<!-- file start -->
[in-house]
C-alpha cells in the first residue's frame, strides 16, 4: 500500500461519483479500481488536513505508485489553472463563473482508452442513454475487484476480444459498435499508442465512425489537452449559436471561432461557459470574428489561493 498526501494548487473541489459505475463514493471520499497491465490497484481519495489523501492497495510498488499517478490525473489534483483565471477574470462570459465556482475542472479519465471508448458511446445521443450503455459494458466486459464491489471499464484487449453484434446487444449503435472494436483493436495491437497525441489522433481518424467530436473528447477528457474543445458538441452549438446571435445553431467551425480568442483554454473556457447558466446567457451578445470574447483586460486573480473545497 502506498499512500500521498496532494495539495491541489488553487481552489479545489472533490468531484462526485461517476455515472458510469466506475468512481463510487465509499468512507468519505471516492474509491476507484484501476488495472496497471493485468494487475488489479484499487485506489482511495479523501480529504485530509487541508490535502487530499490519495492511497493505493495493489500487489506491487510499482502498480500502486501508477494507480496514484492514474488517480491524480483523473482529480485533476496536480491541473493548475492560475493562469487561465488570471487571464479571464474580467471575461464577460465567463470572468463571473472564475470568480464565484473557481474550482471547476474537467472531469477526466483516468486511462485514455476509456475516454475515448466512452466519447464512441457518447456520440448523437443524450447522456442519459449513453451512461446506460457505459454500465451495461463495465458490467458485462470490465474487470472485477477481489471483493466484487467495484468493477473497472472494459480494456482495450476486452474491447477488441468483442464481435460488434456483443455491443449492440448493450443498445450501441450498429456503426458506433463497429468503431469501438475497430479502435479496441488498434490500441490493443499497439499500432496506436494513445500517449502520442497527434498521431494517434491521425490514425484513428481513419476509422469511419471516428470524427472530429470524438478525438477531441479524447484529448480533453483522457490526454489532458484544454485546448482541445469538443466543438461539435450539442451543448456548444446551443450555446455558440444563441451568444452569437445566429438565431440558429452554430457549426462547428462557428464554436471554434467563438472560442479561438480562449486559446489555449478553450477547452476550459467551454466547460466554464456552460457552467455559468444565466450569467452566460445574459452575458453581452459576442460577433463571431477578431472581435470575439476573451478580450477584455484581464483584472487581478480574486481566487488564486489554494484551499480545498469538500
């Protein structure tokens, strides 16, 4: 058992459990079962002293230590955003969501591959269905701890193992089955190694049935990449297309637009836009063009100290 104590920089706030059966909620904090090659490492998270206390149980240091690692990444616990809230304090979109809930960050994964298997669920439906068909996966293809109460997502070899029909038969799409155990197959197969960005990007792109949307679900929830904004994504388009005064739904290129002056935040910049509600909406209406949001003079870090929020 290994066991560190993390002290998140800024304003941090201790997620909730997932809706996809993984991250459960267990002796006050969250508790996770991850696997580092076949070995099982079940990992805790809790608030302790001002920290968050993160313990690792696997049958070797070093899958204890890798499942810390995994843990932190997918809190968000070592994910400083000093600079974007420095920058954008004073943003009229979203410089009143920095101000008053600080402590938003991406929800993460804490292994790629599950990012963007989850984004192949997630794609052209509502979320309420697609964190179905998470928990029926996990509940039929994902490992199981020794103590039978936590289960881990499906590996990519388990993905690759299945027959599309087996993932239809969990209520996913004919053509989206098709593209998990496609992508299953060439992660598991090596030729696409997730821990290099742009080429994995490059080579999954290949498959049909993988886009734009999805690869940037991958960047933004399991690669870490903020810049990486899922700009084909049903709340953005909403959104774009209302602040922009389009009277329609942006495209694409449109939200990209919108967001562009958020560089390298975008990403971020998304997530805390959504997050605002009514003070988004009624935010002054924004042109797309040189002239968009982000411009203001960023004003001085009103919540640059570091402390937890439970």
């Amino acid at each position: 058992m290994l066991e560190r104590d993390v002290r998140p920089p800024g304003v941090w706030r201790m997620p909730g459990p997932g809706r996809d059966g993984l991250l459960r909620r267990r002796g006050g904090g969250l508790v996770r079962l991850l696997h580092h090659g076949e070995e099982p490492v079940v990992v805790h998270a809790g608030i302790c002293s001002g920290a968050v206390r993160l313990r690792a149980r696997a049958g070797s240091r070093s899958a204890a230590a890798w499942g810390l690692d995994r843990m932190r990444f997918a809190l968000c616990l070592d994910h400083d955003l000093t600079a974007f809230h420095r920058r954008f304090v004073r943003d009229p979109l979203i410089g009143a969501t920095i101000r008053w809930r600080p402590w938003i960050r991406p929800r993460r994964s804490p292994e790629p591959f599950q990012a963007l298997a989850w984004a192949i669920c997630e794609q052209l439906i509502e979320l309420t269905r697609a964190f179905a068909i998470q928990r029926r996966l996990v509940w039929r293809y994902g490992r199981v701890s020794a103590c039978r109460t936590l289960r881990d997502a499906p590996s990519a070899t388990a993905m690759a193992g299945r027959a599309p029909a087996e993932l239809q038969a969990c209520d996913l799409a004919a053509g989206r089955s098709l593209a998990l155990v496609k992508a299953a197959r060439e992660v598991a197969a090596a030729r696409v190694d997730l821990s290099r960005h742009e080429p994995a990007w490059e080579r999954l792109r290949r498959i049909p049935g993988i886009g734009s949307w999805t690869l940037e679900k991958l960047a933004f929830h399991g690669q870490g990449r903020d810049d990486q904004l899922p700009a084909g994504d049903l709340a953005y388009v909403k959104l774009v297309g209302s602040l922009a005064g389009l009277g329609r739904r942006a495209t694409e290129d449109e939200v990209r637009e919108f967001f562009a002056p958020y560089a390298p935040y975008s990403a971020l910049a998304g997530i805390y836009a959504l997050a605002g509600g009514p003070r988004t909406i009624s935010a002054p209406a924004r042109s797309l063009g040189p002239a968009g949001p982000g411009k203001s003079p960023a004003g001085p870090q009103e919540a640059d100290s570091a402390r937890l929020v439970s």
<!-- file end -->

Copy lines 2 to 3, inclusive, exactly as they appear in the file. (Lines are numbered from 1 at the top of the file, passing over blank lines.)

C-alpha cells in the first residue's frame, strides 16, 4: 500500500461519483479500481488536513505508485489553472463563473482508452442513454475487484476480444459498435499508442465512425489537452449559436471561432461557459470574428489561493 498526501494548487473541489459505475463514493471520499497491465490497484481519495489523501492497495510498488499517478490525473489534483483565471477574470462570459465556482475542472479519465471508448458511446445521443450503455459494458466486459464491489471499464484487449453484434446487444449503435472494436483493436495491437497525441489522433481518424467530436473528447477528457474543445458538441452549438446571435445553431467551425480568442483554454473556457447558466446567457451578445470574447483586460486573480473545497 502506498499512500500521498496532494495539495491541489488553487481552489479545489472533490468531484462526485461517476455515472458510469466506475468512481463510487465509499468512507468519505471516492474509491476507484484501476488495472496497471493485468494487475488489479484499487485506489482511495479523501480529504485530509487541508490535502487530499490519495492511497493505493495493489500487489506491487510499482502498480500502486501508477494507480496514484492514474488517480491524480483523473482529480485533476496536480491541473493548475492560475493562469487561465488570471487571464479571464474580467471575461464577460465567463470572468463571473472564475470568480464565484473557481474550482471547476474537467472531469477526466483516468486511462485514455476509456475516454475515448466512452466519447464512441457518447456520440448523437443524450447522456442519459449513453451512461446506460457505459454500465451495461463495465458490467458485462470490465474487470472485477477481489471483493466484487467495484468493477473497472472494459480494456482495450476486452474491447477488441468483442464481435460488434456483443455491443449492440448493450443498445450501441450498429456503426458506433463497429468503431469501438475497430479502435479496441488498434490500441490493443499497439499500432496506436494513445500517449502520442497527434498521431494517434491521425490514425484513428481513419476509422469511419471516428470524427472530429470524438478525438477531441479524447484529448480533453483522457490526454489532458484544454485546448482541445469538443466543438461539435450539442451543448456548444446551443450555446455558440444563441451568444452569437445566429438565431440558429452554430457549426462547428462557428464554436471554434467563438472560442479561438480562449486559446489555449478553450477547452476550459467551454466547460466554464456552460457552467455559468444565466450569467452566460445574459452575458453581452459576442460577433463571431477578431472581435470575439476573451478580450477584455484581464483584472487581478480574486481566487488564486489554494484551499480545498469538500
């Protein structure tokens, strides 16, 4: 058992459990079962002293230590955003969501591959269905701890193992089955190694049935990449297309637009836009063009100290 104590920089706030059966909620904090090659490492998270206390149980240091690692990444616990809230304090979109809930960050994964298997669920439906068909996966293809109460997502070899029909038969799409155990197959197969960005990007792109949307679900929830904004994504388009005064739904290129002056935040910049509600909406209406949001003079870090929020 290994066991560190993390002290998140800024304003941090201790997620909730997932809706996809993984991250459960267990002796006050969250508790996770991850696997580092076949070995099982079940990992805790809790608030302790001002920290968050993160313990690792696997049958070797070093899958204890890798499942810390995994843990932190997918809190968000070592994910400083000093600079974007420095920058954008004073943003009229979203410089009143920095101000008053600080402590938003991406929800993460804490292994790629599950990012963007989850984004192949997630794609052209509502979320309420697609964190179905998470928990029926996990509940039929994902490992199981020794103590039978936590289960881990499906590996990519388990993905690759299945027959599309087996993932239809969990209520996913004919053509989206098709593209998990496609992508299953060439992660598991090596030729696409997730821990290099742009080429994995490059080579999954290949498959049909993988886009734009999805690869940037991958960047933004399991690669870490903020810049990486899922700009084909049903709340953005909403959104774009209302602040922009389009009277329609942006495209694409449109939200990209919108967001562009958020560089390298975008990403971020998304997530805390959504997050605002009514003070988004009624935010002054924004042109797309040189002239968009982000411009203001960023004003001085009103919540640059570091402390937890439970």